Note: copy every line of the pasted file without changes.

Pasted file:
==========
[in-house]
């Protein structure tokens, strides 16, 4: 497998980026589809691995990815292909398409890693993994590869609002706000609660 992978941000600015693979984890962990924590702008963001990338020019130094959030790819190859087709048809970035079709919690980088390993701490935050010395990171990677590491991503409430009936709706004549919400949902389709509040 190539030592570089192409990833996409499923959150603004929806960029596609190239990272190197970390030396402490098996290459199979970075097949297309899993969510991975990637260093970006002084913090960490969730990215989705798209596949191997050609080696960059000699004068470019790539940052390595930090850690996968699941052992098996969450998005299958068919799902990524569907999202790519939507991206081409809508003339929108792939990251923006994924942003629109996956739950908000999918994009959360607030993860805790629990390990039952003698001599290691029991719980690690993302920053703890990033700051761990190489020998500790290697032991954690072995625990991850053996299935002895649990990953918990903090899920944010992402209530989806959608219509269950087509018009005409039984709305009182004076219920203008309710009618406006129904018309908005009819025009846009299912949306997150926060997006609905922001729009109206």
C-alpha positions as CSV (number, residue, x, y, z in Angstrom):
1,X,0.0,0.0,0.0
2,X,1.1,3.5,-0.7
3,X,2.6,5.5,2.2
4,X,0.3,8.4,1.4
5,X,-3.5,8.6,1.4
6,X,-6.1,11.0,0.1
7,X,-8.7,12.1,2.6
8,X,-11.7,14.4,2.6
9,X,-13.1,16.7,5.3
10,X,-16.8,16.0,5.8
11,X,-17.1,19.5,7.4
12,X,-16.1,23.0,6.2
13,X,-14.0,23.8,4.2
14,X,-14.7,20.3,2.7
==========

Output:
[in-house]
């Protein structure tokens, strides 16, 4: 497998980026589809691995990815292909398409890693993994590869609002706000609660 992978941000600015693979984890962990924590702008963001990338020019130094959030790819190859087709048809970035079709919690980088390993701490935050010395990171990677590491991503409430009936709706004549919400949902389709509040 190539030592570089192409990833996409499923959150603004929806960029596609190239990272190197970390030396402490098996290459199979970075097949297309899993969510991975990637260093970006002084913090960490969730990215989705798209596949191997050609080696960059000699004068470019790539940052390595930090850690996968699941052992098996969450998005299958068919799902990524569907999202790519939507991206081409809508003339929108792939990251923006994924942003629109996956739950908000999918994009959360607030993860805790629990390990039952003698001599290691029991719980690690993302920053703890990033700051761990190489020998500790290697032991954690072995625990991850053996299935002895649990990953918990903090899920944010992402209530989806959608219509269950087509018009005409039984709305009182004076219920203008309710009618406006129904018309908005009819025009846009299912949306997150926060997006609905922001729009109206």
C-alpha positions as CSV (number, residue, x, y, z in Angstrom):
1,X,0.0,0.0,0.0
2,X,1.1,3.5,-0.7
3,X,2.6,5.5,2.2
4,X,0.3,8.4,1.4
5,X,-3.5,8.6,1.4
6,X,-6.1,11.0,0.1
7,X,-8.7,12.1,2.6
8,X,-11.7,14.4,2.6
9,X,-13.1,16.7,5.3
10,X,-16.8,16.0,5.8
11,X,-17.1,19.5,7.4
12,X,-16.1,23.0,6.2
13,X,-14.0,23.8,4.2
14,X,-14.7,20.3,2.7